my view

Rumblings in the laser industry?

I am here in Sindelfingen, Germany, at the massive Mercedes Benz complex, with a group of journalists who have been invited by Daimler, hosts for a Messe Stuttgart review of the upcoming LASYS show. We are standing in front of a twin-laser robot system that produces a smooth laser-brazed seam along the trunk lid underlip of the new Mercedes C Class W204 sedan.

I marvel at the synchronicity of several robots that make up this component assembly station. Daimler uses 31 laser systems, here and in Bremen, Germany, and East London, South Africa, to join components of the W204 sedan. Of these, 23 units are RobScan remote welders powered by trumpf 4kW disk lasers.

Click here to enlarge image

We are told about Daimler’s drive to improve quality in the auto body, especially in visible joint applications such as the braze joint, which undergoes a post-braze process joint inspection to ensure any pores are completely closed. Not only are visible weld joints checked, but Daimler uses a UV light device to inspect every weld seam produced in another station where RobScan units, powered by disk lasers, assemble components of the body side ring.

Five days a week, three shifts a day, approximately 900,000 laser-welded joints are made, replacing about 15% of the spot welds on the new C class. This includes front and rear doors, rear-end center assembly, inner side walls, and the tail-gate assembly.

We are told by Berthold Hopf, Production Planning, that Daimler invented the RobScan process five years ago at the Ulm R&D facility and worked out all the bugs so that the Sindelfingen installation went smoothly and the process was up and running with little difficulty. In reality, it is these two assembly operations that we are shown that serve to gain the attention of my fellow journalists who are not “laser aware.”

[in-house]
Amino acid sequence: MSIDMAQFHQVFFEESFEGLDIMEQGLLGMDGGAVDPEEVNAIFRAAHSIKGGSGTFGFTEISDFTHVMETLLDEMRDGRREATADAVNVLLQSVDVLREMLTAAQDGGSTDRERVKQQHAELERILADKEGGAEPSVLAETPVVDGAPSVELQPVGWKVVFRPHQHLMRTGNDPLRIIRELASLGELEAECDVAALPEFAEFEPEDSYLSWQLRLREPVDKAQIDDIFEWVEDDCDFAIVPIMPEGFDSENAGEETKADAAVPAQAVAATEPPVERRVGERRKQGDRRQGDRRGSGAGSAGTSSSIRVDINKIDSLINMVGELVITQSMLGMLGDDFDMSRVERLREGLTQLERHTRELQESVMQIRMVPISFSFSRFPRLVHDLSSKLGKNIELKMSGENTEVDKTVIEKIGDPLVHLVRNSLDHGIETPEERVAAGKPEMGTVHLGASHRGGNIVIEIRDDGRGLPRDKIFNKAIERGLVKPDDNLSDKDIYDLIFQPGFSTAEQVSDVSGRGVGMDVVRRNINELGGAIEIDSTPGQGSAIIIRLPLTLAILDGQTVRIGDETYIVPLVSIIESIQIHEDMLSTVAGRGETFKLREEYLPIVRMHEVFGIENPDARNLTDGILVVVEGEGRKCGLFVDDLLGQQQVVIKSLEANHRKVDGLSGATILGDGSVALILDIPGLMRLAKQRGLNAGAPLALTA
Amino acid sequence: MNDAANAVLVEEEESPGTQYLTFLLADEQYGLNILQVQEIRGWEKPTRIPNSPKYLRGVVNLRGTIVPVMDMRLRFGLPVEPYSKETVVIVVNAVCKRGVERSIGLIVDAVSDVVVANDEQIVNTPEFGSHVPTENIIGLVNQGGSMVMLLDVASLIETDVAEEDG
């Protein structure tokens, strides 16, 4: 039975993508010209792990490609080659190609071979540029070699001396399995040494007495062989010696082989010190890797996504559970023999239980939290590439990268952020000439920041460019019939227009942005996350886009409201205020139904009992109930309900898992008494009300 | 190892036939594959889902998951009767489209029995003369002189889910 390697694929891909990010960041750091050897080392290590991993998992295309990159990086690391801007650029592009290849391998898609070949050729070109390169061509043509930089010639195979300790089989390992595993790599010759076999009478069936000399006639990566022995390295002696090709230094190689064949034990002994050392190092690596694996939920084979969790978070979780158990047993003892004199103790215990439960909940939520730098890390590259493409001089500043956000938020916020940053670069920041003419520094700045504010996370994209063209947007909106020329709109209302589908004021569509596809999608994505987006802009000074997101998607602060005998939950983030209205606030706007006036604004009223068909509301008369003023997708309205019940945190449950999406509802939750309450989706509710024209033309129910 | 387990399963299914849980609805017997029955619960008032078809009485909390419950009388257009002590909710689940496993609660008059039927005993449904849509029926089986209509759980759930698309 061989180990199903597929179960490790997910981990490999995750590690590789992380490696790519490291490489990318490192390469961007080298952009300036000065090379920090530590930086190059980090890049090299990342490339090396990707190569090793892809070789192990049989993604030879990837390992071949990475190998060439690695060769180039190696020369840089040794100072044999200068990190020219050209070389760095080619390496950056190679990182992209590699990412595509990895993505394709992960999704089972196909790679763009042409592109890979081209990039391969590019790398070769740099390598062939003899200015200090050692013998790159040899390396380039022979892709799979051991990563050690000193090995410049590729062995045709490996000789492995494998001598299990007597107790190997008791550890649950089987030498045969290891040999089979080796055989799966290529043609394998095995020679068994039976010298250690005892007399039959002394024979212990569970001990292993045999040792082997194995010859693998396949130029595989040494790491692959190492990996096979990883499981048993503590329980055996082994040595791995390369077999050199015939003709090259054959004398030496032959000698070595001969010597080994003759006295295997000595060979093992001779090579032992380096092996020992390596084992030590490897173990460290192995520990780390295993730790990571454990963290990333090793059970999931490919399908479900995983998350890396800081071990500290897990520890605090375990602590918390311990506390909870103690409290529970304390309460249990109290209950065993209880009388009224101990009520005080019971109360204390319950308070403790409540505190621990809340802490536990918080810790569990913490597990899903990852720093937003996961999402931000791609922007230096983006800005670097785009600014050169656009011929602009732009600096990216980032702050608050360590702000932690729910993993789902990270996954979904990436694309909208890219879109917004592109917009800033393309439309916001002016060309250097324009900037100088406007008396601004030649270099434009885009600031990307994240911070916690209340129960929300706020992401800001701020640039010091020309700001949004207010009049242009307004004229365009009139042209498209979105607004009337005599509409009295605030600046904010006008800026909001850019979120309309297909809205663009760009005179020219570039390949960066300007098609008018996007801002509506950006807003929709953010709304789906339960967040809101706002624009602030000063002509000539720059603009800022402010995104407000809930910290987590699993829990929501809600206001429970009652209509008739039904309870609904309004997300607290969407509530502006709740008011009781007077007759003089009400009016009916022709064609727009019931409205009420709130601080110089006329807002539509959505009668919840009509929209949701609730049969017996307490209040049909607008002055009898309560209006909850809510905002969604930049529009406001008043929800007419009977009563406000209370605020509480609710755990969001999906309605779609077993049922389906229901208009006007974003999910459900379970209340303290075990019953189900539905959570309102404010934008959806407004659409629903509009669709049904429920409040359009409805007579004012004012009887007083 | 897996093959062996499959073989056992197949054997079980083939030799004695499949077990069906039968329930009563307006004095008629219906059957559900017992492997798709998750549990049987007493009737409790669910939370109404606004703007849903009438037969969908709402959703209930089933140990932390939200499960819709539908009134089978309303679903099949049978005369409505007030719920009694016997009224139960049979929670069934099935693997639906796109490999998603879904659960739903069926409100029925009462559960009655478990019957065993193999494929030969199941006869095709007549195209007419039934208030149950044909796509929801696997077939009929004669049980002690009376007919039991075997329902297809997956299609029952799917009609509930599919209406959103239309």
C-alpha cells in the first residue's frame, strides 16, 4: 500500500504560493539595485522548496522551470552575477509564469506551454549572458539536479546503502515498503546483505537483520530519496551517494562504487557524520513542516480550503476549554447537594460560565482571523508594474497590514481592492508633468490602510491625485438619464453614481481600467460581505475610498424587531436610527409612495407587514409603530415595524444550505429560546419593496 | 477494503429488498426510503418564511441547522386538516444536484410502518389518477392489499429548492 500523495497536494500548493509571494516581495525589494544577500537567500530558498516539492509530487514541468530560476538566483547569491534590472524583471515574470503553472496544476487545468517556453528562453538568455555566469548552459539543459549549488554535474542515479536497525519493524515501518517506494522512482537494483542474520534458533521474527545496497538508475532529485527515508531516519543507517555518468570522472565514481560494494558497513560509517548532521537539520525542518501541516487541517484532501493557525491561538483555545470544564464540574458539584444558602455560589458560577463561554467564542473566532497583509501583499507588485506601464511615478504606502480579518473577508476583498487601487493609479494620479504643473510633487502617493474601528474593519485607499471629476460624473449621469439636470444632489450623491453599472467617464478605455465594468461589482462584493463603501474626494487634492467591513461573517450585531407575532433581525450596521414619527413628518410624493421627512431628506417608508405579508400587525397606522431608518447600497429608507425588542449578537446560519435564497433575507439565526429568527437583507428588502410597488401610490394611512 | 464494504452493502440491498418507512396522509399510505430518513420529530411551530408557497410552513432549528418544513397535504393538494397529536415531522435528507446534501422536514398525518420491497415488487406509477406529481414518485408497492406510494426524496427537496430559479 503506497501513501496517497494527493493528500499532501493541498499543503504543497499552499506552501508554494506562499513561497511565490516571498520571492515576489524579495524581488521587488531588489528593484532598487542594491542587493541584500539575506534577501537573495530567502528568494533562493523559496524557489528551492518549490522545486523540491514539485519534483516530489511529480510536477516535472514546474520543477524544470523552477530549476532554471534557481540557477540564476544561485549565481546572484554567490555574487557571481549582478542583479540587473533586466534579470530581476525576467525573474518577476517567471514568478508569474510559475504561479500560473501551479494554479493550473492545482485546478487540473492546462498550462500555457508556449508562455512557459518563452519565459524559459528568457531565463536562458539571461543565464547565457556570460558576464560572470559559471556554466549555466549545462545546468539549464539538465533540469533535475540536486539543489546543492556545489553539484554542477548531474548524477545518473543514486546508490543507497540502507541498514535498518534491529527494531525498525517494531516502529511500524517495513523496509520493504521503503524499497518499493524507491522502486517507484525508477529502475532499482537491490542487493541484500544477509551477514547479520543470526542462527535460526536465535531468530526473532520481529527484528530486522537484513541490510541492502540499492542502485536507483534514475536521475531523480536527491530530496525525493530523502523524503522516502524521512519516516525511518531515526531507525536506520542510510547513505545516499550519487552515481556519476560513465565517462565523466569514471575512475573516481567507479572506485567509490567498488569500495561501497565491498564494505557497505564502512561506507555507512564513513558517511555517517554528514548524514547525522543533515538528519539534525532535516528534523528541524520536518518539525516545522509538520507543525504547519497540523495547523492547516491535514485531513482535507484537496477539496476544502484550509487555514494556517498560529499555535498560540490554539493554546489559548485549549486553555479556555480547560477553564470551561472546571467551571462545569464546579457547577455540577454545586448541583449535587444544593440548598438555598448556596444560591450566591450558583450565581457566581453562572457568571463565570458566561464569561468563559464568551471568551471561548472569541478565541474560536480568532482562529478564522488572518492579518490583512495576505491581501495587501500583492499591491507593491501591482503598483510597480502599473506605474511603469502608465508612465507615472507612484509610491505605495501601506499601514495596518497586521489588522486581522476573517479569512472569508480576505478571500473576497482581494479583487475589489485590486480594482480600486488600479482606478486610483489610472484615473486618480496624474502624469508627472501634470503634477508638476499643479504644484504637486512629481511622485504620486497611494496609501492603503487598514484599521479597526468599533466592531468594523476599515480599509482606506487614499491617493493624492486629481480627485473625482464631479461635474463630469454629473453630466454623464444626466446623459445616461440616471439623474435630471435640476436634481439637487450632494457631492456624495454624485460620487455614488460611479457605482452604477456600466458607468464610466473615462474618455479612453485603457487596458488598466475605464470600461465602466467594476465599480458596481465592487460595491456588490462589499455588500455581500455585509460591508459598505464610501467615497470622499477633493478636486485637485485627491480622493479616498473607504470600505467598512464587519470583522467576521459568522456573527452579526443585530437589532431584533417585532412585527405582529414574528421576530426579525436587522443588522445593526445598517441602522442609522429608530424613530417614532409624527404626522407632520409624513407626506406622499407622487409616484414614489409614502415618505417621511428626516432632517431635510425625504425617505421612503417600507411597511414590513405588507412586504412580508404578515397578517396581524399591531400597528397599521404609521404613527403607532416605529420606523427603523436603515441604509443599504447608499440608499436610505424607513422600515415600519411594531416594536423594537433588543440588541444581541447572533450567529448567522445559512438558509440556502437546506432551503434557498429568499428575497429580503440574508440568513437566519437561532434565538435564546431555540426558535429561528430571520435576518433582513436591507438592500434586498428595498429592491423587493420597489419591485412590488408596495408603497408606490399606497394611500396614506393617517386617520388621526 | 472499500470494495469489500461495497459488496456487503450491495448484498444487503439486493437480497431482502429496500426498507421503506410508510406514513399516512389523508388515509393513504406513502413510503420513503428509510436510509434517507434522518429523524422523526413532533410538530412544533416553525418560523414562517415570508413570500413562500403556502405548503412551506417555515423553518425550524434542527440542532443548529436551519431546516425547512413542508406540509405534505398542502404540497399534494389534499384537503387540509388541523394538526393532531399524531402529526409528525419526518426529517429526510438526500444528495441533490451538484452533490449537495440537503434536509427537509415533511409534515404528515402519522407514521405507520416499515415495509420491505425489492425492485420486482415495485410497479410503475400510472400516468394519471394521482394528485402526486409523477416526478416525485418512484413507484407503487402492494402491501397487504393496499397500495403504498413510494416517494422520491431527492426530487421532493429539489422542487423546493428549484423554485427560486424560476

Laser aficionados like me and colleagues Antonio Vendramini and Franz Gruber were interested to see the first large-scale employment of high-power disk lasers-a technology that has been in the seemingly endless German controversy of fiber versus disk lasers. In fact, my soon-to-be colleague, Franz Gruber, in a recent issue of the trumpf magazine Laser Community (, wrote, “Why do the seers of the industry feel obliged to see the future in only one technology?”

Hopf, when questioned about the fiber versus disk laser situation, said, “What we showed you (the tour) was a process developed five years ago when disk lasers held a technology edge over fiber.” Would Daimler change today, he was asked. It is likely, he said, as he further hinted that fiber already has a role in subsequent joining operations at Daimler.

In April, Gruber will assume editor-in-chief duties for the new Industrial Laser Europe, a spin-off from ILS. In his Laser Community Market View on the disk versus fiber laser he writes about what he sees as a developing situation between solid-state lasers (fiber) and CO2 in the “megamarket” of 2-D laser sheet-metal cutting, which he defines as a declaration of war. At ILS, we look forward to more of these cogent remarks from our about-to-be associate.

David A. Belforte

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